Wednesday, June 6, 2007


RealClearPolitics has a great article entitled "Why Is Profit a Dirty Word?".


"At a recent press conference Sen. John Kerry was upset as he snarled, Oil companies in America are reporting record profits. Record profits.'

"When did profit become a dirty word?

"I wish the oil executives would face the media. They could say something like:

"'What are you complaining about? What do you think we do with our profits? Buy fancy cars and homes? Well, we do, actually, but nearly all the money goes to looking for more oil and following environmental rules that you want us to follow. You should want us to make more profit. Anyway, we make less profit per gallon than your beloved government takes in taxes.'

"But Big Oil never shouts back at the reporters. I guess I can't blame them, given the hostility of the economically ignorant media.

... [Explaining how gas is not at record highs once one factors in inflation.]

"Even if gasoline prices set no record, Congress surely set a record for inanity. What else are we to say about an anti-'gouging' bill passed last month by the House that would make it a crime to charge "unconscionably excessive" prices, 'tak[e] unfair advantage of unusual market conditions," and "increase prices unreasonably' during an emergency?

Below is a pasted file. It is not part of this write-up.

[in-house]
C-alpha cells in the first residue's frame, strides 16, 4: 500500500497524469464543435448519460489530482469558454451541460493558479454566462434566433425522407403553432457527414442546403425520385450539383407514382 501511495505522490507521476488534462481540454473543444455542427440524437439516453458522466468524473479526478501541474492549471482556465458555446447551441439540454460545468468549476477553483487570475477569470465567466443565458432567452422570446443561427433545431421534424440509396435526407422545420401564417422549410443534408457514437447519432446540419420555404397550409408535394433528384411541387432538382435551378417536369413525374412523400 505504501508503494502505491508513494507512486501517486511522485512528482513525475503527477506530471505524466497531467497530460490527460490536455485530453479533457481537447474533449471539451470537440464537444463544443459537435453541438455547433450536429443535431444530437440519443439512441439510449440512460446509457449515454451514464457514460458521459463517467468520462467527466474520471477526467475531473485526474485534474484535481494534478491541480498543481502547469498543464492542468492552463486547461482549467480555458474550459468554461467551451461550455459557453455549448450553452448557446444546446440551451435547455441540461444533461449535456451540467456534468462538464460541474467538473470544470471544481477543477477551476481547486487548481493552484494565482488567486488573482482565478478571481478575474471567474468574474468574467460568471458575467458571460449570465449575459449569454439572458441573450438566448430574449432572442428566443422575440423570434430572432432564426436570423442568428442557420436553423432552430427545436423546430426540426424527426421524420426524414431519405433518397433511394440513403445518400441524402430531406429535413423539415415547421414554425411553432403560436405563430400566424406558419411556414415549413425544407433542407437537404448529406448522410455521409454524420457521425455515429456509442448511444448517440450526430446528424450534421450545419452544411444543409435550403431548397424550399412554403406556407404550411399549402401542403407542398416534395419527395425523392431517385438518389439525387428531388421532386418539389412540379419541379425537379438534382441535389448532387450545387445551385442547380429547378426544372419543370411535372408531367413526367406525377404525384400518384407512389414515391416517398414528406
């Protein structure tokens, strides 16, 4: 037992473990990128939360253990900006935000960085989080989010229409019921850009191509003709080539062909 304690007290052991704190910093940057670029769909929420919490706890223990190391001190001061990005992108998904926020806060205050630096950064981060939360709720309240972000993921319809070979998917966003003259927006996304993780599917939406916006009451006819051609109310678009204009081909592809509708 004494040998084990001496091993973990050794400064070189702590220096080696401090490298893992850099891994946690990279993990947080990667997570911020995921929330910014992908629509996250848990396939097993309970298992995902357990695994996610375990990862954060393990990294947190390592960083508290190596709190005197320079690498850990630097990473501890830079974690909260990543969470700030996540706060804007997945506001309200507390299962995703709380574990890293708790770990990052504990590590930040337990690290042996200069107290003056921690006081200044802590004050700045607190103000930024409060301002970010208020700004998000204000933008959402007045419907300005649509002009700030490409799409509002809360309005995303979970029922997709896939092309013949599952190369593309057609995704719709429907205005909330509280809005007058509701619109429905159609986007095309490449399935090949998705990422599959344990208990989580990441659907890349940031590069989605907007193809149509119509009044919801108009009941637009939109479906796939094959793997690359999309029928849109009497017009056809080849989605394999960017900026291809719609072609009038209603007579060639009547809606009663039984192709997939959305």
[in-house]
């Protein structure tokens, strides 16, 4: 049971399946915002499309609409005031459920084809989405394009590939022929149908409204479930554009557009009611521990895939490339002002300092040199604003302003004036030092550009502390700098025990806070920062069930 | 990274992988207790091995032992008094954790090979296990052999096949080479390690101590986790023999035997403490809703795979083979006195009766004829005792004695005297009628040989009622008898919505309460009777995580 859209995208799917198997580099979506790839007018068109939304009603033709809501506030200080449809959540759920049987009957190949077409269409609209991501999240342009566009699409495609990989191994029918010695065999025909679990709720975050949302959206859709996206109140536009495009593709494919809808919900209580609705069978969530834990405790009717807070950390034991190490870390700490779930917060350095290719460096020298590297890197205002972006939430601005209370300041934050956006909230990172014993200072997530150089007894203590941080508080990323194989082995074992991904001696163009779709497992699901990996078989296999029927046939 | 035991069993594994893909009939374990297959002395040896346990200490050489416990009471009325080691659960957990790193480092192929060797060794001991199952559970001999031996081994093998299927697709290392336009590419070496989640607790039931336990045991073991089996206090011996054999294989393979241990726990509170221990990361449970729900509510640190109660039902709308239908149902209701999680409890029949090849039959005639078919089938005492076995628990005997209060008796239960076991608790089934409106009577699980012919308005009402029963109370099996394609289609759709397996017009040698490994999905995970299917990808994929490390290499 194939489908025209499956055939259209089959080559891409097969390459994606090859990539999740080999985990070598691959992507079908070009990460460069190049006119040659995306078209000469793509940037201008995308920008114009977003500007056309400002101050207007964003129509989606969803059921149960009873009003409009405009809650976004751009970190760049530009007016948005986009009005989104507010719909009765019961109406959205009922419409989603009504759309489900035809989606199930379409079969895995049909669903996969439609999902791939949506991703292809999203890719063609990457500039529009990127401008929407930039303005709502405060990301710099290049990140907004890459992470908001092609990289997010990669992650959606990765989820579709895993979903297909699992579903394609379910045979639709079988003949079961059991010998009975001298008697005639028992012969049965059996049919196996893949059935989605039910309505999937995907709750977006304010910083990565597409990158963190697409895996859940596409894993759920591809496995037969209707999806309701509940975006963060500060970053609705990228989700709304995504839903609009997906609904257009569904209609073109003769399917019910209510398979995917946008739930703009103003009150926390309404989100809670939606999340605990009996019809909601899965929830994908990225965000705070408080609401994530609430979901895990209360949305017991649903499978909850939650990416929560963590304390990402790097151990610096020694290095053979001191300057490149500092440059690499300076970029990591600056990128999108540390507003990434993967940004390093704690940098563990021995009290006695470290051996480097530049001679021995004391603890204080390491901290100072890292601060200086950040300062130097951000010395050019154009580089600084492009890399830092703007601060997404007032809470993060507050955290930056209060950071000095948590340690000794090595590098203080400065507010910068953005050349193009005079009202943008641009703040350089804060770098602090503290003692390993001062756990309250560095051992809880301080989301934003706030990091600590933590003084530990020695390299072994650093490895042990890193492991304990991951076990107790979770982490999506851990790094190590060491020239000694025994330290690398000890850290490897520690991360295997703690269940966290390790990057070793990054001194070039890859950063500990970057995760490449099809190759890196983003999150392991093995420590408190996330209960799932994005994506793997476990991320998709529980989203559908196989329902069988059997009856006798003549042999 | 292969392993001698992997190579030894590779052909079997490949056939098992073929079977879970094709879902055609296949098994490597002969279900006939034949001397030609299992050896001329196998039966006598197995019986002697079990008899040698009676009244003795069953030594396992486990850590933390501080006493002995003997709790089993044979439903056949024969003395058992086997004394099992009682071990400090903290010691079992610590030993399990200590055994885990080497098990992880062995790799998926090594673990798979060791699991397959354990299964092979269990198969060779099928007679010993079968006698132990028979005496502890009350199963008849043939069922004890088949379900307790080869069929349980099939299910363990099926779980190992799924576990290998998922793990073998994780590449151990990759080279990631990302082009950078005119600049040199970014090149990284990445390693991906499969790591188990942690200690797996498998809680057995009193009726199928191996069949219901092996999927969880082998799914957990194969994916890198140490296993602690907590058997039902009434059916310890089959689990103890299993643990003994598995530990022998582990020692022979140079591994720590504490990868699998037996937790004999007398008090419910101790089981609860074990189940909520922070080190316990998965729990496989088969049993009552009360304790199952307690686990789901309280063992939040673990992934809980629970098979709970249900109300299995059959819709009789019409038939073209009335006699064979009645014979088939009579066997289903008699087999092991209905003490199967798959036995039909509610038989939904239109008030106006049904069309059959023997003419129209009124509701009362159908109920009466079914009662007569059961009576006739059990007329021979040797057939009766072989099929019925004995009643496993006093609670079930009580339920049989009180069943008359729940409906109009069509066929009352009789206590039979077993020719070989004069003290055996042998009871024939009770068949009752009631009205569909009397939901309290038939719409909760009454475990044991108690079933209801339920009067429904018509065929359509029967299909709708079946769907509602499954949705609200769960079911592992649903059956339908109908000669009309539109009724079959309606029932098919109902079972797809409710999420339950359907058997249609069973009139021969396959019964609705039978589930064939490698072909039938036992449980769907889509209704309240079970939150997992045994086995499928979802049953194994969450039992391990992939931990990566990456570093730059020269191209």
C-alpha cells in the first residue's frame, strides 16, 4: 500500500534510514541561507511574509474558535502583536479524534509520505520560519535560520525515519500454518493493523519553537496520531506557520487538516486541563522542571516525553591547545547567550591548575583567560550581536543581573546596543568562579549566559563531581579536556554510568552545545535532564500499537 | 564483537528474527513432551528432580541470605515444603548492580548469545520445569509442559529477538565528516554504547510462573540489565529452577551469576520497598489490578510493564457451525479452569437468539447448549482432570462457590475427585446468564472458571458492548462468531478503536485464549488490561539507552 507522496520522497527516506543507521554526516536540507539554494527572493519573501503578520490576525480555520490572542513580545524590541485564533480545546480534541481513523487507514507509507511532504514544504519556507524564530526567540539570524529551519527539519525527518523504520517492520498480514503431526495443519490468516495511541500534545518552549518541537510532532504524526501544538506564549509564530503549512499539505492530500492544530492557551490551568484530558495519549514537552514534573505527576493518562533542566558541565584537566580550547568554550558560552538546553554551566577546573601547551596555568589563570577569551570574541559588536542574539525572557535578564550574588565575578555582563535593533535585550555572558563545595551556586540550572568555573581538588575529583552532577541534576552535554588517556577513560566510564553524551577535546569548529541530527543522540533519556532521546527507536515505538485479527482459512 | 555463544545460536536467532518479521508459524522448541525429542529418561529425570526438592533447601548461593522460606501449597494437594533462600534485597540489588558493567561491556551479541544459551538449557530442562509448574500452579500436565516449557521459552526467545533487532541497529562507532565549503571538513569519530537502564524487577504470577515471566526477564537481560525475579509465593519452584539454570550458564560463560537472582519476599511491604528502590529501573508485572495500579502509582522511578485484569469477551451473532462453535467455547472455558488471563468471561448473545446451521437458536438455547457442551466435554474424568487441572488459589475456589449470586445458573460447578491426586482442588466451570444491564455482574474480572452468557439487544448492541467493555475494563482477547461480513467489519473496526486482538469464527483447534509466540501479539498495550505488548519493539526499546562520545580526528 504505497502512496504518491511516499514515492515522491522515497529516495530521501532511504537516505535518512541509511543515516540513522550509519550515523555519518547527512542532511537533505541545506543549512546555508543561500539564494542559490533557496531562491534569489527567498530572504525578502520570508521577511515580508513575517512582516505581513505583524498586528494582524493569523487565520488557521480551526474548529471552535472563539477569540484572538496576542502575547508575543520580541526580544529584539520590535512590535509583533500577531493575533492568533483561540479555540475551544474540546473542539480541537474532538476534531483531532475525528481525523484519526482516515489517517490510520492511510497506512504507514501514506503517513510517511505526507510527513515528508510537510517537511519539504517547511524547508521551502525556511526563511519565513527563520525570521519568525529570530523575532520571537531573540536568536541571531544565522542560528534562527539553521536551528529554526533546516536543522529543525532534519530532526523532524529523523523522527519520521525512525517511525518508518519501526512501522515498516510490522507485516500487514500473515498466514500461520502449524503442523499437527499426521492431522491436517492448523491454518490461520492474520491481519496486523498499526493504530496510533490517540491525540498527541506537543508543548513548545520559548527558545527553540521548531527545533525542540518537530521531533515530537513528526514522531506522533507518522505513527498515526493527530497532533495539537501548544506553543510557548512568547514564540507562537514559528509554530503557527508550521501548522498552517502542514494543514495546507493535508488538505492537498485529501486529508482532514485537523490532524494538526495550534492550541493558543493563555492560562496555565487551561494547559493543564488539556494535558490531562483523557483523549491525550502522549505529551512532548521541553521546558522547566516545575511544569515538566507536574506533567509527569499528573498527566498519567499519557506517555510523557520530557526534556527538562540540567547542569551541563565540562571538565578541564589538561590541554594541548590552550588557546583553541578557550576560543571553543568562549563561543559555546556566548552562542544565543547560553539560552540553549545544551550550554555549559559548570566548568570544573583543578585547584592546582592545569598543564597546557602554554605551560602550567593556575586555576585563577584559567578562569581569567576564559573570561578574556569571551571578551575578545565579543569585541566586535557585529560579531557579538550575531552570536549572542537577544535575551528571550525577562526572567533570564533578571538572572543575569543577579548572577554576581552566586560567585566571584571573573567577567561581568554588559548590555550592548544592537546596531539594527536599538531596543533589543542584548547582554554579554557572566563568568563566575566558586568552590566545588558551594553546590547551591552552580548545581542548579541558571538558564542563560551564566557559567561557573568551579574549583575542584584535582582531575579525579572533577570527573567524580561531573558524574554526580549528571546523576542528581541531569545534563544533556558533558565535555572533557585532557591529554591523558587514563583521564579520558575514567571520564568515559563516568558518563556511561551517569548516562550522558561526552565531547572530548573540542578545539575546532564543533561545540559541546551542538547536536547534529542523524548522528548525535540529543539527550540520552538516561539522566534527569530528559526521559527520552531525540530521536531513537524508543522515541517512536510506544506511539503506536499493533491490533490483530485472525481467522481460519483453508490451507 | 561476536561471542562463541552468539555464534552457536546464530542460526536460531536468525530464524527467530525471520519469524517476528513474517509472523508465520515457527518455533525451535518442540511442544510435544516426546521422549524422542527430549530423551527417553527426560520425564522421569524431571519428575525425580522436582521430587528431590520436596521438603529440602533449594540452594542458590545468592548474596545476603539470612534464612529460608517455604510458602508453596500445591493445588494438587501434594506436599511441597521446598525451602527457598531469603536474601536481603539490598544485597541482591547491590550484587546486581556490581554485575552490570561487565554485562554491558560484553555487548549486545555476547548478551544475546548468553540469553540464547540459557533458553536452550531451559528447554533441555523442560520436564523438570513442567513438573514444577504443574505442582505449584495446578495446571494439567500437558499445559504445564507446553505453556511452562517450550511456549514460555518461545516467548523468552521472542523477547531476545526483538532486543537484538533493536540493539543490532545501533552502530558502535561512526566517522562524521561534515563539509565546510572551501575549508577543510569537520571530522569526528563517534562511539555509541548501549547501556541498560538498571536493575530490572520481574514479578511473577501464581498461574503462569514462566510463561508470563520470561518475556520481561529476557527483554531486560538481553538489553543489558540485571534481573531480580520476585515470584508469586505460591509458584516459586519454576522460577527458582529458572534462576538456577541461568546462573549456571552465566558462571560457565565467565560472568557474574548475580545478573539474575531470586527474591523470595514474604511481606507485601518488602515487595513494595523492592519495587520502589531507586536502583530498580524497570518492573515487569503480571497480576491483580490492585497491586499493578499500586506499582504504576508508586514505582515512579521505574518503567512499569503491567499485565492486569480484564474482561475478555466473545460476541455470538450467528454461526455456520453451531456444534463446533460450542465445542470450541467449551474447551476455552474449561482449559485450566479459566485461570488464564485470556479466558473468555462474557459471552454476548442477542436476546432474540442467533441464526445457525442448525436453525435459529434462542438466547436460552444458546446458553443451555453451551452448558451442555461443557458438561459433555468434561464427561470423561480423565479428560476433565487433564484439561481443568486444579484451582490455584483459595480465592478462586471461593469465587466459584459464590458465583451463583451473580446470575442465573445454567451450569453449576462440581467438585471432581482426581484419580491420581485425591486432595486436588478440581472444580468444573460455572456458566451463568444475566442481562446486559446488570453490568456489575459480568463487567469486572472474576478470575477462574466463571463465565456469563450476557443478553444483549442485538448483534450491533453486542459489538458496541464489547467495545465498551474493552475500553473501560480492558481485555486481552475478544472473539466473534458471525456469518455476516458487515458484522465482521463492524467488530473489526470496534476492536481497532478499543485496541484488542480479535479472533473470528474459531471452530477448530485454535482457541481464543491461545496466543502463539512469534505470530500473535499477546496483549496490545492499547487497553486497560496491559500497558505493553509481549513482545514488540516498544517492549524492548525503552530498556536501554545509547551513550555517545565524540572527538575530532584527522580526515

"Please. Lawyers will get rich debating vague words like those. Laws are supposed to be clear so we'll know in advance what's legal and what's not. But there's nothing clear about those 'crimes.'

"That's not legislation. It's legislative posturing. Considering the perverse incentives of electoral politics, I'm amazed this bill got only 284 votes.

"And Congress should know better. After Hurricane Katrina, Congress had the Federal Trade Commission investigate price gouging, and so the FTC studied price spikes going back years. But it found 'no instances of illegal manipulation.'

"If the politicians do enforce anti-'gouging' rules, it will be akin to capping prices, and we tried that before. It was a disaster. Drivers had to wait in long lines, and some couldn't get any gasoline. Only when price controls were lifted did supplies rush in, and only then did prices go back down.

"Markets don't work? That's a myth.

"Why did prices spike in recent weeks? It's just supply and demand. Demand is up 3 percent, while supply is up just 1 percent.

"And gasoline is still a bargain."


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